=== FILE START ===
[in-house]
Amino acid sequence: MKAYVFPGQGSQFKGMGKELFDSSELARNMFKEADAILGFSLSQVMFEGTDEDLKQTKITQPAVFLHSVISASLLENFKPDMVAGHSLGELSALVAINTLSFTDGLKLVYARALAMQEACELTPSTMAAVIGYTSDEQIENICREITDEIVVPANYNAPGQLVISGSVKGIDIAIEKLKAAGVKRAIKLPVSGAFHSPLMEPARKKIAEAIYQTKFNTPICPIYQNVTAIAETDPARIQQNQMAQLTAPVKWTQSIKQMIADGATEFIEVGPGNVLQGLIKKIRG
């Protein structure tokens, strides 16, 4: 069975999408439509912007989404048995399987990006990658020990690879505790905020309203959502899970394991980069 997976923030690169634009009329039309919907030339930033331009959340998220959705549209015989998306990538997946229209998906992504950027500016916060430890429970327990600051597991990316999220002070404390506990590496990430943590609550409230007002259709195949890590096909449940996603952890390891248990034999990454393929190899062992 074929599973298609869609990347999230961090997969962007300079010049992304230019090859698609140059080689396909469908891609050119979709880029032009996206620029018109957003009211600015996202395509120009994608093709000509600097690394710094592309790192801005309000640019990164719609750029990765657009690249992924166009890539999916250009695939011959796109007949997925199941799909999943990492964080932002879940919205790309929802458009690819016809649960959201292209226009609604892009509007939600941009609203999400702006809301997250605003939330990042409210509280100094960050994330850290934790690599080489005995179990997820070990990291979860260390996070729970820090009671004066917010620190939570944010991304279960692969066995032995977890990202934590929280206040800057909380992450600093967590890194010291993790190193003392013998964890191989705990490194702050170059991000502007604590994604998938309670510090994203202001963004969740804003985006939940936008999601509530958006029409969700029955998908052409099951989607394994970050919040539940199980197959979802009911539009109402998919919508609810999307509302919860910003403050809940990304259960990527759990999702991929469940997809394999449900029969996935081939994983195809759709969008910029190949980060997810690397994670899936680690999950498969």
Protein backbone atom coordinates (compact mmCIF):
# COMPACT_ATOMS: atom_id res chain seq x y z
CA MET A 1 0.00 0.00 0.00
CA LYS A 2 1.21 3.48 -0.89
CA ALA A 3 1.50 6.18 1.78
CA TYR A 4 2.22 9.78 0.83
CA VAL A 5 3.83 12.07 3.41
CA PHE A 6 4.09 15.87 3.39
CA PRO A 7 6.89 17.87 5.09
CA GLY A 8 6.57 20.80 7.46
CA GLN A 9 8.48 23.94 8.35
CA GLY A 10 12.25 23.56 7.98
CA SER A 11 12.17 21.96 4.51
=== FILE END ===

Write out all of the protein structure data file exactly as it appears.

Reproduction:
[in-house]
Amino acid sequence: MKAYVFPGQGSQFKGMGKELFDSSELARNMFKEADAILGFSLSQVMFEGTDEDLKQTKITQPAVFLHSVISASLLENFKPDMVAGHSLGELSALVAINTLSFTDGLKLVYARALAMQEACELTPSTMAAVIGYTSDEQIENICREITDEIVVPANYNAPGQLVISGSVKGIDIAIEKLKAAGVKRAIKLPVSGAFHSPLMEPARKKIAEAIYQTKFNTPICPIYQNVTAIAETDPARIQQNQMAQLTAPVKWTQSIKQMIADGATEFIEVGPGNVLQGLIKKIRG
């Protein structure tokens, strides 16, 4: 069975999408439509912007989404048995399987990006990658020990690879505790905020309203959502899970394991980069 997976923030690169634009009329039309919907030339930033331009959340998220959705549209015989998306990538997946229209998906992504950027500016916060430890429970327990600051597991990316999220002070404390506990590496990430943590609550409230007002259709195949890590096909449940996603952890390891248990034999990454393929190899062992 074929599973298609869609990347999230961090997969962007300079010049992304230019090859698609140059080689396909469908891609050119979709880029032009996206620029018109957003009211600015996202395509120009994608093709000509600097690394710094592309790192801005309000640019990164719609750029990765657009690249992924166009890539999916250009695939011959796109007949997925199941799909999943990492964080932002879940919205790309929802458009690819016809649960959201292209226009609604892009509007939600941009609203999400702006809301997250605003939330990042409210509280100094960050994330850290934790690599080489005995179990997820070990990291979860260390996070729970820090009671004066917010620190939570944010991304279960692969066995032995977890990202934590929280206040800057909380992450600093967590890194010291993790190193003392013998964890191989705990490194702050170059991000502007604590994604998938309670510090994203202001963004969740804003985006939940936008999601509530958006029409969700029955998908052409099951989607394994970050919040539940199980197959979802009911539009109402998919919508609810999307509302919860910003403050809940990304259960990527759990999702991929469940997809394999449900029969996935081939994983195809759709969008910029190949980060997810690397994670899936680690999950498969």
Protein backbone atom coordinates (compact mmCIF):
# COMPACT_ATOMS: atom_id res chain seq x y z
CA MET A 1 0.00 0.00 0.00
CA LYS A 2 1.21 3.48 -0.89
CA ALA A 3 1.50 6.18 1.78
CA TYR A 4 2.22 9.78 0.83
CA VAL A 5 3.83 12.07 3.41
CA PHE A 6 4.09 15.87 3.39
CA PRO A 7 6.89 17.87 5.09
CA GLY A 8 6.57 20.80 7.46
CA GLN A 9 8.48 23.94 8.35
CA GLY A 10 12.25 23.56 7.98
CA SER A 11 12.17 21.96 4.51